I’ve had the pleasure to work with some talented journalists since first arriving at Diamond FM in early July. In spite of having to overcome funding issues and access to proper research and editing equipment, these reporters persevere time and time again.
Being located in Ghana’s Northern Region, Diamond is in the unique position of having relatively easy access to countless human rights-related stories ranging from access to education to domestic violence to female genital circumcision. However, I’ve discovered that the desire to report on these kinds of stories is there, but a lack of proper resources makes these stories difficult to cover. One of the first things the news editor at Diamond made very clear to me when we first met is that there is no money to send reporters out of Tamale. That put me in the awkward position of trying to figure out how to cover these important stories outside the city while being sensitive to Diamonds conservative budget.
One story I was interested in covering—but would require a financial commitment from Diamond—was about a sprawling slum in Accra, Agbogbloshie. Growing year after year due to government apathy, it has been affectionately been nicknamed “Sodom and Gomorrah.” I’m struck by the struggle residents face of Sodom and Gomorah for daily survival. One recent day at the office, I casually discussed the possibility of covering the story with a Diamond reporter, Maxwell, who I thought would be interested. He couldn’t hide his excitement at the prospect of travelling to Accra for a story, but understood it still had to get the blessing of management.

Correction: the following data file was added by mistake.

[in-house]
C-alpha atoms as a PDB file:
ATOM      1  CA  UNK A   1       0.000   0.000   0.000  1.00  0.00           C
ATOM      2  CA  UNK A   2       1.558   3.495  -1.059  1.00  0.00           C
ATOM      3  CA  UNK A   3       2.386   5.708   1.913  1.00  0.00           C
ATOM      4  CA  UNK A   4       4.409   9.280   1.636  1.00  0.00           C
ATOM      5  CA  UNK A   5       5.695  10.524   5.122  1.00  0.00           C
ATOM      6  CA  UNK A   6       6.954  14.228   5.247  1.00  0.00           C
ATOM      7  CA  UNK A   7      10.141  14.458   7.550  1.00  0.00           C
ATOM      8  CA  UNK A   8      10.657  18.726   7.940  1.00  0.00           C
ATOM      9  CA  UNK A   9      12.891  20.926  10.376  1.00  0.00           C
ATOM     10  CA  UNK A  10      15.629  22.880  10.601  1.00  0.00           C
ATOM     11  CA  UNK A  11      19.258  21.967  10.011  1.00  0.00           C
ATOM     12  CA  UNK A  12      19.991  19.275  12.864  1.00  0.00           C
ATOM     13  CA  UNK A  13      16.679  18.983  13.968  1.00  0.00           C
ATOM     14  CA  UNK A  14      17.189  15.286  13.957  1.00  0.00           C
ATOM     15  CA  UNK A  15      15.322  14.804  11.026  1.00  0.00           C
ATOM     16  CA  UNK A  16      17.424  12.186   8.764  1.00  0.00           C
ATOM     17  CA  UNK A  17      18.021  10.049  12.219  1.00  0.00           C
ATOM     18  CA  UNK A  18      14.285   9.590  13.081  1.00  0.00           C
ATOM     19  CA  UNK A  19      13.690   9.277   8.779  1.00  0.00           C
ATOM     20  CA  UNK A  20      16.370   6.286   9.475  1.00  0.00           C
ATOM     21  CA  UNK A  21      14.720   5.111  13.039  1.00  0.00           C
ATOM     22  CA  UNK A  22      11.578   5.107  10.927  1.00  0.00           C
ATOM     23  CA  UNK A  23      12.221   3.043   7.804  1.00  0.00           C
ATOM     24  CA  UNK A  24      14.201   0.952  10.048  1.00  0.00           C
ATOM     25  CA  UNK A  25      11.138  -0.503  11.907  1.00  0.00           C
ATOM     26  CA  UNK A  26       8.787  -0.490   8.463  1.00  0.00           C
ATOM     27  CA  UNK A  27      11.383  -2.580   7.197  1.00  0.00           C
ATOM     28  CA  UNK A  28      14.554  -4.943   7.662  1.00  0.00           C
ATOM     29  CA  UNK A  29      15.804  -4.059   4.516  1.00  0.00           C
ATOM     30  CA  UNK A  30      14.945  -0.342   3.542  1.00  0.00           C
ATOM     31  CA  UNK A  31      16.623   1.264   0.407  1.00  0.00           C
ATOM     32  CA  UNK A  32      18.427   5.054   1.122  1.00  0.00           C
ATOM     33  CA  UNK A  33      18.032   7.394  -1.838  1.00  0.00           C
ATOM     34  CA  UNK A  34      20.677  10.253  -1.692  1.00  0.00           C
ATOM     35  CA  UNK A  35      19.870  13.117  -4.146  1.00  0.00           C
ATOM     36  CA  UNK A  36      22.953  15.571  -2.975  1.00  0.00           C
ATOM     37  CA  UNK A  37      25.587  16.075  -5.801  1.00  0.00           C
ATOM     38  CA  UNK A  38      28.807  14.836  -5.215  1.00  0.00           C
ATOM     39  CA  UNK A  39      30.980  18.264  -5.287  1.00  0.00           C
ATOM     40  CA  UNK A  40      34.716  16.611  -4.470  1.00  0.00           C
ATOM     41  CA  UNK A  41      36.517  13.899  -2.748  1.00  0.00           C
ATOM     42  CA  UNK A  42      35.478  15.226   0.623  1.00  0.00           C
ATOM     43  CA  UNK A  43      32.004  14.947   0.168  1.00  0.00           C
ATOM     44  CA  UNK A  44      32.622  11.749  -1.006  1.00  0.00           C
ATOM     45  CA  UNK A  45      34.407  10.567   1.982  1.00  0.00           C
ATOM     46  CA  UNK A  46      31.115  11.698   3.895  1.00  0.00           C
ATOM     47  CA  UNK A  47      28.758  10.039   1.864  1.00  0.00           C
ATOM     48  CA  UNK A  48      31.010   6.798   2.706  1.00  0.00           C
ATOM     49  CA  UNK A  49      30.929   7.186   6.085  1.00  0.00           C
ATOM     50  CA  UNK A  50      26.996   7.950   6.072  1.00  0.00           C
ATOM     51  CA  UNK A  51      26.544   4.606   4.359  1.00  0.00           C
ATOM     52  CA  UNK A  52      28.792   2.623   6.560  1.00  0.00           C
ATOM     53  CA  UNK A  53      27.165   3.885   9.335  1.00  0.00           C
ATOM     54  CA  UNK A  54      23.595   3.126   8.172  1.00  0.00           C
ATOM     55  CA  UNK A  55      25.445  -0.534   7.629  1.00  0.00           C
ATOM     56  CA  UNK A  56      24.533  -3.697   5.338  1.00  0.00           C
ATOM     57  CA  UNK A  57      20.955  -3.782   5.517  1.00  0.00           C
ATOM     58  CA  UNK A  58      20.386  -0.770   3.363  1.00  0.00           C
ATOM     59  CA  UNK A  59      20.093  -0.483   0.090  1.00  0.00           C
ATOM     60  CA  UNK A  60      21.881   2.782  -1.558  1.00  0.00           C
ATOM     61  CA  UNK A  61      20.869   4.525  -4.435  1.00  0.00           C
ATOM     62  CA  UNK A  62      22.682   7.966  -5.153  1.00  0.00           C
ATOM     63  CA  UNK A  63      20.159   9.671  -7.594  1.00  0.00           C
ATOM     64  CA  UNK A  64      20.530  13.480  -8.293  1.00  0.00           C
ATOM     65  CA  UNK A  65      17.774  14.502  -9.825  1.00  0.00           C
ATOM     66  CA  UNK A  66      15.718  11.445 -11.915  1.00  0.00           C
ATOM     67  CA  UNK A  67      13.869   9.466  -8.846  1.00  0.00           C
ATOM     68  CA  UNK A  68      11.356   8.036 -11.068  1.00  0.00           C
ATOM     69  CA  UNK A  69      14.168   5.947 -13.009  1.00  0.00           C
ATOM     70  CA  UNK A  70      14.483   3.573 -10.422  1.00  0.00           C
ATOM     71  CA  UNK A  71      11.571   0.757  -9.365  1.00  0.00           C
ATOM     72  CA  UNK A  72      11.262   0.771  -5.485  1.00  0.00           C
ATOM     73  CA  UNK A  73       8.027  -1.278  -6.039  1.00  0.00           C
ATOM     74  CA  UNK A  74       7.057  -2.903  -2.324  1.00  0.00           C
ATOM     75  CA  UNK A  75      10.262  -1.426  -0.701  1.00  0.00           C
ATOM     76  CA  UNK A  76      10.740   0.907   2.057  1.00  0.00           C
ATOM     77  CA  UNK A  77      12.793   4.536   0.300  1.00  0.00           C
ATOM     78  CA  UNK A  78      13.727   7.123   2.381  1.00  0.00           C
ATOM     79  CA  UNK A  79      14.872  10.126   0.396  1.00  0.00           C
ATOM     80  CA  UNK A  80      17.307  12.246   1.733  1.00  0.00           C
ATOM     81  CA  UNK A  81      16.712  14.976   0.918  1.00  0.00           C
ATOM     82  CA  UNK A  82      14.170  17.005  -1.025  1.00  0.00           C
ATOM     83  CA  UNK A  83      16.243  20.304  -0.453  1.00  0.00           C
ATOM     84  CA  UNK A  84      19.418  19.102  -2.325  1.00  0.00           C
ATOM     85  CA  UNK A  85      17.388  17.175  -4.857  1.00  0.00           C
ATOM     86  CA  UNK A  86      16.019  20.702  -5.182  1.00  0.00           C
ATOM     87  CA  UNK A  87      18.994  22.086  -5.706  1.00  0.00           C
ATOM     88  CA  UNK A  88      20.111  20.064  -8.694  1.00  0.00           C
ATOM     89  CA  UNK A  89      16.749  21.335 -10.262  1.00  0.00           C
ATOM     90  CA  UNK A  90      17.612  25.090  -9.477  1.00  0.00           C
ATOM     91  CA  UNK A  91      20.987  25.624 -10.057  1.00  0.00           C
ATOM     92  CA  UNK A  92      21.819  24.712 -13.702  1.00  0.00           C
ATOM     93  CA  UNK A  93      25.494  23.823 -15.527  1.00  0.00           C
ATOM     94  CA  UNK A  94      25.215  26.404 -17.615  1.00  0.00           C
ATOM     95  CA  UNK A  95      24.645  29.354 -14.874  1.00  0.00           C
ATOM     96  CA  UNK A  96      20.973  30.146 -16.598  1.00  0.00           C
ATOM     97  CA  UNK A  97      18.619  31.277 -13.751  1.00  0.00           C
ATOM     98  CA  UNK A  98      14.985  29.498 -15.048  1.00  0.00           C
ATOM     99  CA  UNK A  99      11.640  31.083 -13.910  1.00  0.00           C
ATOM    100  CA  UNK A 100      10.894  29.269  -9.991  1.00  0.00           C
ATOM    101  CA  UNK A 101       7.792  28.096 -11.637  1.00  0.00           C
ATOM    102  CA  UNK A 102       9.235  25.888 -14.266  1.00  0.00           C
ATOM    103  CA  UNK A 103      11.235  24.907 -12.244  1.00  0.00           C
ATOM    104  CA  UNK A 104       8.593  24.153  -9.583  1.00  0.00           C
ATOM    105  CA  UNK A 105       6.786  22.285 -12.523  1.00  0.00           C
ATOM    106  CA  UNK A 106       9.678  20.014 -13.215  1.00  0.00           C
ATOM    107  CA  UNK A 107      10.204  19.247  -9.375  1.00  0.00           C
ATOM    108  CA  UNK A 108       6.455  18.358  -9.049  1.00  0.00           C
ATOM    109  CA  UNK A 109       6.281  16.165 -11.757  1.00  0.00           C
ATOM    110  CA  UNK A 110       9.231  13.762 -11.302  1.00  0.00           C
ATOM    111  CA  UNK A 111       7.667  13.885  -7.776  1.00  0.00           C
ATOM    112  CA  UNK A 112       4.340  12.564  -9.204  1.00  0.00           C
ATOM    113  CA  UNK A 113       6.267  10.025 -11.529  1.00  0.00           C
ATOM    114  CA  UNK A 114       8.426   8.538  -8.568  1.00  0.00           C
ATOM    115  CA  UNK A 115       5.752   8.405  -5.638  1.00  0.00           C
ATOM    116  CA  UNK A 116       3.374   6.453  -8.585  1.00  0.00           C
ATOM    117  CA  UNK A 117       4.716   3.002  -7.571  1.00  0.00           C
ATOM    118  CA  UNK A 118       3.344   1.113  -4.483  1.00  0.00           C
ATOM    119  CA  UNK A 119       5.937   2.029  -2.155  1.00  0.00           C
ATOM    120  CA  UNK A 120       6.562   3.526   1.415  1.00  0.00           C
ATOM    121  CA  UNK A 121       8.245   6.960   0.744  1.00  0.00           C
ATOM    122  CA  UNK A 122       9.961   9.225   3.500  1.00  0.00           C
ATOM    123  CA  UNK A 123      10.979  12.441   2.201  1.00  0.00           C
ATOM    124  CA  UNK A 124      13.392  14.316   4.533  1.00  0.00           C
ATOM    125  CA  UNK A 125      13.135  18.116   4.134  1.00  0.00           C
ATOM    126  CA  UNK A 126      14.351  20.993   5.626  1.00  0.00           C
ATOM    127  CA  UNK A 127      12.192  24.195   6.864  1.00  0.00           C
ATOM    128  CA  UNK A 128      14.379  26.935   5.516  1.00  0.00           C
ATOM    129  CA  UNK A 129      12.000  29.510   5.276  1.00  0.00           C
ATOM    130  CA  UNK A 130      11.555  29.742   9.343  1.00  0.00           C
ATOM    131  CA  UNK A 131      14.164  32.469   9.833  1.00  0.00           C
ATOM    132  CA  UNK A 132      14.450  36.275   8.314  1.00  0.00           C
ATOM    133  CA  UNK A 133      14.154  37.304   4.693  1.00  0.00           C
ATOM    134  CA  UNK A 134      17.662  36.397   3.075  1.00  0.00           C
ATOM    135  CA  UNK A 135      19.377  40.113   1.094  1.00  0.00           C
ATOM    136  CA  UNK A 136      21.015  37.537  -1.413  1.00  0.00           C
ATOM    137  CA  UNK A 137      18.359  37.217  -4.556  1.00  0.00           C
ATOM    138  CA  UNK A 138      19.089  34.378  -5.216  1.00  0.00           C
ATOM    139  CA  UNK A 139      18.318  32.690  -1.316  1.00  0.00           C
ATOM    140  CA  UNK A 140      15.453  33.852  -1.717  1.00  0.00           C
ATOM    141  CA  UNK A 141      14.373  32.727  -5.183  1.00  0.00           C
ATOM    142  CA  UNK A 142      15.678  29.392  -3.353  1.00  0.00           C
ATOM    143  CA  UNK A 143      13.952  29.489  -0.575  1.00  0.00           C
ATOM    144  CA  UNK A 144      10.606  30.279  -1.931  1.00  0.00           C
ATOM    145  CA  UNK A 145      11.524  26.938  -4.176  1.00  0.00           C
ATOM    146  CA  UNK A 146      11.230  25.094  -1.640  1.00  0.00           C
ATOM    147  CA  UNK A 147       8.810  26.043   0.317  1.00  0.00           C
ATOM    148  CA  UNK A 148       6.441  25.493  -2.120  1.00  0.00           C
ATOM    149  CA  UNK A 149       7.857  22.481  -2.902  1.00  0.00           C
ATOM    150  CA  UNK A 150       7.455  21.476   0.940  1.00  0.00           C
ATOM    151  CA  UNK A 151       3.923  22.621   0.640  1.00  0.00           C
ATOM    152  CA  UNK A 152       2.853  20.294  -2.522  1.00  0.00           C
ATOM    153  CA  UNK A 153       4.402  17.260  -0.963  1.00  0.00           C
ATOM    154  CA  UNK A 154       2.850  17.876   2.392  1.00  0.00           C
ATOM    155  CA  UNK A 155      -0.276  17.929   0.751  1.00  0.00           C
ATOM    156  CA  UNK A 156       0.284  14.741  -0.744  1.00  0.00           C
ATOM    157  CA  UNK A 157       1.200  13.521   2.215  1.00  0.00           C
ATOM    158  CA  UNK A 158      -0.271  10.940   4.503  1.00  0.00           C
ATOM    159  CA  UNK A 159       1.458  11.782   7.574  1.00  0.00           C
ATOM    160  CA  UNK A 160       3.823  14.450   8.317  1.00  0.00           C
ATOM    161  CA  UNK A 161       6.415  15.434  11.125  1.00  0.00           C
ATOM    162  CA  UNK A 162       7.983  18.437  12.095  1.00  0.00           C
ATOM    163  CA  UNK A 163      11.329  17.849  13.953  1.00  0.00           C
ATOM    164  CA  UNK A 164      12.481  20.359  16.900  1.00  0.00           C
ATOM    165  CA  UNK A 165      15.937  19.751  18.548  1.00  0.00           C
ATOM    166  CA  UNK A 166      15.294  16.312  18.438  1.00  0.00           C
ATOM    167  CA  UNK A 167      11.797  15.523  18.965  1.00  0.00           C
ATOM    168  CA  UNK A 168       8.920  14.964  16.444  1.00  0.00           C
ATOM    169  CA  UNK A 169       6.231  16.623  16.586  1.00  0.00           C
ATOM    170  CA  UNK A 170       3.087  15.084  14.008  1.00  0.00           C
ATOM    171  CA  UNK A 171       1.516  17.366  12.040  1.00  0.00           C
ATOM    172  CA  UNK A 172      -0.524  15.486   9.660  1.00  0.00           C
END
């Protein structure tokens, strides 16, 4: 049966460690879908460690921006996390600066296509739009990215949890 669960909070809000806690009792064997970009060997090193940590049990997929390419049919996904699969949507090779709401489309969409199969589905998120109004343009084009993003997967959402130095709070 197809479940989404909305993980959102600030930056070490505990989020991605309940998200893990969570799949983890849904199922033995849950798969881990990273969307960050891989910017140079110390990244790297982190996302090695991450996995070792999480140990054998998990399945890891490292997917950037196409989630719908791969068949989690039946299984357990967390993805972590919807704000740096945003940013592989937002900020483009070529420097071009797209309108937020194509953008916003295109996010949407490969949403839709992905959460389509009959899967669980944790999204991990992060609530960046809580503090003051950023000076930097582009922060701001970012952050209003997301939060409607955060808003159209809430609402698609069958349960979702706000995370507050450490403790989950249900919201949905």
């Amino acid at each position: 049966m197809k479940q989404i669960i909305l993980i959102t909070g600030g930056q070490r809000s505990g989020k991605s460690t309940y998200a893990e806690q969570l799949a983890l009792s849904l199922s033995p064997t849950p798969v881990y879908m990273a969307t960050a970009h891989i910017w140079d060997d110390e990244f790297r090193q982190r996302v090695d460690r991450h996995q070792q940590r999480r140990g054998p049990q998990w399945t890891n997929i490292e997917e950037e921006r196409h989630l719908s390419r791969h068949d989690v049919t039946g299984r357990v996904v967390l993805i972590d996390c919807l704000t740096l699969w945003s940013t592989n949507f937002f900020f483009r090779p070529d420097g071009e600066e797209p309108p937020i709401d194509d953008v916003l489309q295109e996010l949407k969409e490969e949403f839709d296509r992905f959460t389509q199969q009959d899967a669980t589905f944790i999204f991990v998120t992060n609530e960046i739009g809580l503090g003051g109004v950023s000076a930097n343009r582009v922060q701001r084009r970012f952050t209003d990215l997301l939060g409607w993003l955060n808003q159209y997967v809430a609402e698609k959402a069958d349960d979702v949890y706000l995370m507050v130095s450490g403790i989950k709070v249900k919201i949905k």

I was confident in the importance of the story and its relevance to Diamond’s listeners. I was also inspired by Maxwell’s enthusiasm, and with that in mind I set up a meeting with higher-ups at Diamond to discuss the possibility of going to Accra. I had practiced my pitch and had a pretty conservative budget proposal prepared, but still most of the reporters seemed convinced that a trip to Accra would be out of the question. Either way, I was anxious for the meeting.
Entering the General Manager’s office, I didn’t waste any time getting right to the point. After I felt I had made a convincing argument, I waited to hear his response with a list of potential rebuttals at the ready. He began by explaining changes he and other decision-makers at Diamond were hoping to make on the future of news coverage at the station. Though he didn’t immediately endorse the trip, he agreed in principle that the story I was proposing to cover in Accra was in line with the direction they wanted to take the newsroom: producing original and creative work relevant to Diamond’s audience. We spoke more on his future expectations and what kind of role I could play in developing a more mature newsroom. As we wrapped up the meeting, I finally got the answer I was looking for: “This is definitely the kind of story we want more of, we will do what we can to make this happen.” I left the office with a smile.